December 28th, 2010
Last summer I wrote about the Plumber King, who writes advertisements for his plumbing services in unusual corners of Hong Kong. Contractors usually promote themselves by scrawling their name, number and occupation on utility boxes or lampposts. But Kui Wong, as the King is known in Cantonese, carefully paints his ads in back alleys, street markets, bollards and on retaining walls.
I liked the idea of a mysterious, eccentric plumber who painted the city at night, but curiosity got the best of me. Earlier this month, I called the Plumber King — whose name is actually Mr. Tong — and asked him to come to my apartment to fix a broken toilet. Truth be told, he tried to overcharge me, so I ended up paying a consultation fee and sent him on his way. But he was a genuinely nice guy and we chatted a bit about his graffiti.
Here, in his own words, is Kui Wong, the Plumber King.
December 25th, 2010
One of my favourite Montreal traditions is the annual onslaught of Christmas kitsch. The official decorations are actually pretty tasteful — the elegant tree at Place Ville-Marie, the demure little wreaths installed on lampposts — so to compensate, people buy the tackiest decorations they can find and install them on balconies and in front yards with all the zeal of a deranged elf. Once, walking along Prince Arthur a few weeks before Christmas, I was started by an animatronic snowman that suddenly started flailing its arms and belting out holiday tunes.
Luckily for me, Hong Kong is crazy about Christmas, and the day after Halloween, the city starts decking itself out in candy canes and tinsel. Inflatable decorations aren’t quite as popular as they are in Montreal, and Christmas decor tends to be more flamboyantly big-budget than in Canada, but local district councils compensate with their own low-budget decorations at neighbourhood streetcorners. In 2008, a few months after I moved to Hong Kong, I was very happy to come across a gang of blow-up snowmen and Santa-hatted pandas at an intersection near my apartment. A bit of home in a faraway place.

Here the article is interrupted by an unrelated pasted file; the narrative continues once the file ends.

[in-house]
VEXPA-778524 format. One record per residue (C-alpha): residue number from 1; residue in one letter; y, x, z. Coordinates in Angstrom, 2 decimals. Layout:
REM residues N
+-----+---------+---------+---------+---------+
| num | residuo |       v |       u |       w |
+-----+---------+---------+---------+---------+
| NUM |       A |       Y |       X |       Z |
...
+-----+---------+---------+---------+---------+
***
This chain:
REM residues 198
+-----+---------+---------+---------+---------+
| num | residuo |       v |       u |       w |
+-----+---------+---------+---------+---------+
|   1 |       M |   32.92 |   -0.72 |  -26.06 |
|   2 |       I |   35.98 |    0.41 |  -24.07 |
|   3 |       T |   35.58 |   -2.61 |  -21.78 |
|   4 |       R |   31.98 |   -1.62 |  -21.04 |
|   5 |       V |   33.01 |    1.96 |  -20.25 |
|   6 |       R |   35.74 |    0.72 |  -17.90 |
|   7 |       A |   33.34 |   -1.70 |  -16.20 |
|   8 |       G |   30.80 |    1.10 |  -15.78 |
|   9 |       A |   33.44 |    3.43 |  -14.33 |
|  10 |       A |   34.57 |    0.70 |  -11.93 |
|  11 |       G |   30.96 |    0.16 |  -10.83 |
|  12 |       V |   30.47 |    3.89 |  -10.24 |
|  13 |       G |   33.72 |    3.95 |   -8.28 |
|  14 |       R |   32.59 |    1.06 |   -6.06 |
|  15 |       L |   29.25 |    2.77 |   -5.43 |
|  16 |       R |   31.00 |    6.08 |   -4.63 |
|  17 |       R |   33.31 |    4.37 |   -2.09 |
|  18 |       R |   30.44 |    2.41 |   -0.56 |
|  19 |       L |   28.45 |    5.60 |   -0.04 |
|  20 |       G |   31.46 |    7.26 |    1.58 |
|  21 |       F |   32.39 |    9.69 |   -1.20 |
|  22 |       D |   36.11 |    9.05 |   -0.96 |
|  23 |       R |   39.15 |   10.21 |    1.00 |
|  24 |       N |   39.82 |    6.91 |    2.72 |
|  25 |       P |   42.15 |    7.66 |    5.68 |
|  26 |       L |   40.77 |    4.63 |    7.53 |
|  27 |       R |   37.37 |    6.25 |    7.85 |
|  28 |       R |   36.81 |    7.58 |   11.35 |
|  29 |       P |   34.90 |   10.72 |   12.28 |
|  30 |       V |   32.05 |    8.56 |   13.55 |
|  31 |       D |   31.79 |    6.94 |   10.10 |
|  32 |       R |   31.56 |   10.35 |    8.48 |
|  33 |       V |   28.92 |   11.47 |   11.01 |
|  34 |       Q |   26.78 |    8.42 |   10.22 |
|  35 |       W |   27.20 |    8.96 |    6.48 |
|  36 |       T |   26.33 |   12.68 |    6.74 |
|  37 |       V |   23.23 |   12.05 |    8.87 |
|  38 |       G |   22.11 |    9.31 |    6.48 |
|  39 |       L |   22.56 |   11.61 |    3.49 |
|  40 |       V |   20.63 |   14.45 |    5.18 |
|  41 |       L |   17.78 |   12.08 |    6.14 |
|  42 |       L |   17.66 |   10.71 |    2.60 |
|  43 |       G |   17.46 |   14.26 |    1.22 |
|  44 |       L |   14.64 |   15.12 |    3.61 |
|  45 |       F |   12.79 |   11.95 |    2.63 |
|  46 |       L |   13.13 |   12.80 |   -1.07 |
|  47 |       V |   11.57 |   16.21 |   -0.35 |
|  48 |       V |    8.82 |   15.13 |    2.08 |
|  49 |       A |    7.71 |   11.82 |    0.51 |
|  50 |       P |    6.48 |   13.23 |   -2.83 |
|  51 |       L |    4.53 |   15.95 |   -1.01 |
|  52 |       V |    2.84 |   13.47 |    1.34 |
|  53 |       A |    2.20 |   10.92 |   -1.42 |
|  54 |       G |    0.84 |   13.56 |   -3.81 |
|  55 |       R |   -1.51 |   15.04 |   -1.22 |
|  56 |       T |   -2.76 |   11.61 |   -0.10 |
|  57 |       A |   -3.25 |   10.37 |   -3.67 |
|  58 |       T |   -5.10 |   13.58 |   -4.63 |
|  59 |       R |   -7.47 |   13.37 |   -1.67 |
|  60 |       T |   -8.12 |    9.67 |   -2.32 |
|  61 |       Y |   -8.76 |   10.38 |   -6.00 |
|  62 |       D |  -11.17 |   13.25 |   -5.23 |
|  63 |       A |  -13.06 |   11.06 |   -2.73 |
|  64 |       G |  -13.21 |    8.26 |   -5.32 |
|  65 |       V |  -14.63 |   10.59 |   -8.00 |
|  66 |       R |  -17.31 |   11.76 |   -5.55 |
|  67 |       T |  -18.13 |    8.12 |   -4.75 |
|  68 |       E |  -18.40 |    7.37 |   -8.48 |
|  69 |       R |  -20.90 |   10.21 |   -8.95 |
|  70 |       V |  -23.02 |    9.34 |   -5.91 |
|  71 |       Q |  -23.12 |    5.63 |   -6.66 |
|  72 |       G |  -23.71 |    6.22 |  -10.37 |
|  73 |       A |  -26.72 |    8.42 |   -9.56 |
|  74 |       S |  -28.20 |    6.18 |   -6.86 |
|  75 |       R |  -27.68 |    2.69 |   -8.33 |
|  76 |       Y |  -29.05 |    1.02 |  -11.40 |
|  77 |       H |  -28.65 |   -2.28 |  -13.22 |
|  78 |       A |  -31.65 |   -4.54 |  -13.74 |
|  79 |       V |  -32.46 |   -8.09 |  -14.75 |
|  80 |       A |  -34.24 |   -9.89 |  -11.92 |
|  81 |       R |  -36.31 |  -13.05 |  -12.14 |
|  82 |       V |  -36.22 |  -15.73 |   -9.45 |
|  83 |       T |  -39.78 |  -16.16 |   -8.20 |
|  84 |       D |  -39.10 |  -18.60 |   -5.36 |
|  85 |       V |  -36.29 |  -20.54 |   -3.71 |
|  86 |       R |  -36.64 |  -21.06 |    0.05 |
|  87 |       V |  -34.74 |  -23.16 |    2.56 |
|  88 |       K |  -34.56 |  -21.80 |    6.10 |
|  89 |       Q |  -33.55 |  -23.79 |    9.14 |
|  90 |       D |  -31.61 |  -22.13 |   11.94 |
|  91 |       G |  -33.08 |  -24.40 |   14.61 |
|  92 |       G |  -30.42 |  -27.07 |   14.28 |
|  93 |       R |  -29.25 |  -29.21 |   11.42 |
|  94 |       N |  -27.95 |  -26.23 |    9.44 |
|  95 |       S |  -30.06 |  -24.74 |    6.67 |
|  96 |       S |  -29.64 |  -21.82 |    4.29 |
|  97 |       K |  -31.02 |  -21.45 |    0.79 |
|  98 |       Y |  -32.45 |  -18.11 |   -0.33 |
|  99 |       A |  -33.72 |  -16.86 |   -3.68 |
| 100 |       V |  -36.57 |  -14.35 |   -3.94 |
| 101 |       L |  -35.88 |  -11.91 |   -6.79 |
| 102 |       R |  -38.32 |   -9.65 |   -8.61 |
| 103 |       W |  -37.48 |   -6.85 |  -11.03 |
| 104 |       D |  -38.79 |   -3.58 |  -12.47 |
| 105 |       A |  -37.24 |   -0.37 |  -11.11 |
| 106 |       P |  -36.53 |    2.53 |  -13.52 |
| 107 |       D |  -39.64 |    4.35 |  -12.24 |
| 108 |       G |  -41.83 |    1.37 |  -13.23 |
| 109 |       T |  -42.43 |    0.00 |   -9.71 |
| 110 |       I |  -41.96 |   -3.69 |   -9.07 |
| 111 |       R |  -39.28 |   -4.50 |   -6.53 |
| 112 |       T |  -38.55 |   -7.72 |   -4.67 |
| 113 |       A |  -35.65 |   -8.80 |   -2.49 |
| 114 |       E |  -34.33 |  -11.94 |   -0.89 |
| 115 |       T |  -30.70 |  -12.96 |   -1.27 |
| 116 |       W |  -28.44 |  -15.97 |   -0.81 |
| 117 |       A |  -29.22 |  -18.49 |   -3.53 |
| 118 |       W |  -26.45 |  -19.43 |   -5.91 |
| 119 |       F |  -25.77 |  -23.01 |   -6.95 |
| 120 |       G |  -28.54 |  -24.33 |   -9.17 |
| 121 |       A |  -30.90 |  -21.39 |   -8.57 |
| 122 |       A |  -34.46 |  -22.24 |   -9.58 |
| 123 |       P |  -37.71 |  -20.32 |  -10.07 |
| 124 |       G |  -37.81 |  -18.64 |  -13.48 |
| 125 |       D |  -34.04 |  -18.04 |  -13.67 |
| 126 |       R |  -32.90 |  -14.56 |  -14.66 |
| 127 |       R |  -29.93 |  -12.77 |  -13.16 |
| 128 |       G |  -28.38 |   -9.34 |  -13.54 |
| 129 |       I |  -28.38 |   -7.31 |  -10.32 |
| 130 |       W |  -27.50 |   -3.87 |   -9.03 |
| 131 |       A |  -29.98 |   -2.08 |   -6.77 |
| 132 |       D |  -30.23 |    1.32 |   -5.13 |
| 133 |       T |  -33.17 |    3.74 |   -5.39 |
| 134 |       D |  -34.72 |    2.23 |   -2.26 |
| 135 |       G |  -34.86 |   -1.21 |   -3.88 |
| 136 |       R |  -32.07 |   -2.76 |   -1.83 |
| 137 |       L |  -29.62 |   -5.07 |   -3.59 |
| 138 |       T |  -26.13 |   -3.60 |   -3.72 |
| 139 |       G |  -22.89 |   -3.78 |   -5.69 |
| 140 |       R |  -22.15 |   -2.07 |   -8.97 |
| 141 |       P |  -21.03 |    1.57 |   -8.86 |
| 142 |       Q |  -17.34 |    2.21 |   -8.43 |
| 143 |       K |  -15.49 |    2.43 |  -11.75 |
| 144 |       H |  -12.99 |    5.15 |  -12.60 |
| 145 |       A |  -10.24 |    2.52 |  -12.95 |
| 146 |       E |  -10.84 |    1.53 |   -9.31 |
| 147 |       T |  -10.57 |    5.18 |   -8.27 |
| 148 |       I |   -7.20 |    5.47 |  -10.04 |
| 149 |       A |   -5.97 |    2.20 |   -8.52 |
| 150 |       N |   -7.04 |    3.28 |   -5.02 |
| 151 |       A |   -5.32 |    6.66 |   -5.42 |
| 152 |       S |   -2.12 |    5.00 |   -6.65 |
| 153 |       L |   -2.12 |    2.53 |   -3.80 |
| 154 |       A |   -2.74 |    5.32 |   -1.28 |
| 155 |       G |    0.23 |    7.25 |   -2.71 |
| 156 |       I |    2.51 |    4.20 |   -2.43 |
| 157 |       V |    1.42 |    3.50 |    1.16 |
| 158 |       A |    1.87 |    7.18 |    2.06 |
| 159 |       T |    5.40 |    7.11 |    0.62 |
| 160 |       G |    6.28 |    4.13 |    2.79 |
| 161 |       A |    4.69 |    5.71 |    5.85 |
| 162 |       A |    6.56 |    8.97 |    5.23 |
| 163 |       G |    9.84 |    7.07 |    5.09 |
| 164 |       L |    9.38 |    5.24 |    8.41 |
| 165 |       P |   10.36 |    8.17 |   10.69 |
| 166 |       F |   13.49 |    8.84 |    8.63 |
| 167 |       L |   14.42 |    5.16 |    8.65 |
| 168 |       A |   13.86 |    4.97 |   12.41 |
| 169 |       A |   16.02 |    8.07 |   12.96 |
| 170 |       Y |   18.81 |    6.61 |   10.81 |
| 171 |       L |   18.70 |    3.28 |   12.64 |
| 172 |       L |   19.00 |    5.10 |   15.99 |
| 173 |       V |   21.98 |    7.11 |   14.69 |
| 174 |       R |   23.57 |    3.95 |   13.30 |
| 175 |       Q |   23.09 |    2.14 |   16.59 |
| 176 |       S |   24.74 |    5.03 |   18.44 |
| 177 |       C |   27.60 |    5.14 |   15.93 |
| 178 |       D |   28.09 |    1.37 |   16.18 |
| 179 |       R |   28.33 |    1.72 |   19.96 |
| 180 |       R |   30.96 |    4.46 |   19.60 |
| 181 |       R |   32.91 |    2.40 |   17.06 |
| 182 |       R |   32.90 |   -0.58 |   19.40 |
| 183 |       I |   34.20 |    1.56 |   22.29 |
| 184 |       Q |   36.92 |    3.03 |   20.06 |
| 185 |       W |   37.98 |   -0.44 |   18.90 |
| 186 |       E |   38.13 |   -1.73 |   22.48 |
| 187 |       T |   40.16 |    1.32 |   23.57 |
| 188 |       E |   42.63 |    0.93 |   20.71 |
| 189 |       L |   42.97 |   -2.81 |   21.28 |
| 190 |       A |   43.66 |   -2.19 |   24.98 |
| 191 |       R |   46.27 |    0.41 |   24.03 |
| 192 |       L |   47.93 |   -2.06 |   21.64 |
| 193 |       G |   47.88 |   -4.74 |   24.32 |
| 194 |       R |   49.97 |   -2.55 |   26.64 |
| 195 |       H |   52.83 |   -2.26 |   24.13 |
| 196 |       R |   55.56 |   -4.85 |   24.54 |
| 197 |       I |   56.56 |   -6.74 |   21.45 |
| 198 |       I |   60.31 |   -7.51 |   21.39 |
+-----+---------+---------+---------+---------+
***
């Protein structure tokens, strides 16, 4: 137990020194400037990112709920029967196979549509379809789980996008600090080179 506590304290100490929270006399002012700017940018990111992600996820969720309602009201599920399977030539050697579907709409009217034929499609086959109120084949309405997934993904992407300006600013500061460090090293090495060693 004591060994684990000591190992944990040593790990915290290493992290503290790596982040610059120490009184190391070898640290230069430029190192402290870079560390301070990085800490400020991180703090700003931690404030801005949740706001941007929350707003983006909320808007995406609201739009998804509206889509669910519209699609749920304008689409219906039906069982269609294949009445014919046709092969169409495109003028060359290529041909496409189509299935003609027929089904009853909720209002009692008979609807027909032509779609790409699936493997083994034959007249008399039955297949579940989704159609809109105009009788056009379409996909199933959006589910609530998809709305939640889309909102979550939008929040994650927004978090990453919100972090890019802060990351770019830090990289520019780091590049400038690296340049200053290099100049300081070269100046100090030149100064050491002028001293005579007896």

December 22nd, 2010
Last month, I paid a visit to Hong Kong Reader, a great independent bookstore on the seventh floor of a building in Mongkok. Before I entered the shop, though, I gazed up the stairwell and wondered whether there was an interesting view from the roof. I climbed an extra few floors and emerged onto a rubbish-filled rooftop with a view of only the surrounding buildings and billboards.
On the roof next door, somebody had left a pile of rose petals to dry in the sun. (A romantic gesture?) I took a few photos, gazed at my reflection in the mirrored windows of an office tower across the street — and noticed, out of the corner of my eye, two men staring at me from an even higher rooftop a few buildings away.
Startled, I looked up. One man took a drag on his cigarette. They continued to stare. I wondered what they were doing up there and my mind flashed to the climax from Infernal Affairs when Tony Leung sneaks up on Andy Lau with a gun. A bit unnerved, I ducked back into the stairwell and went down to the bookstore.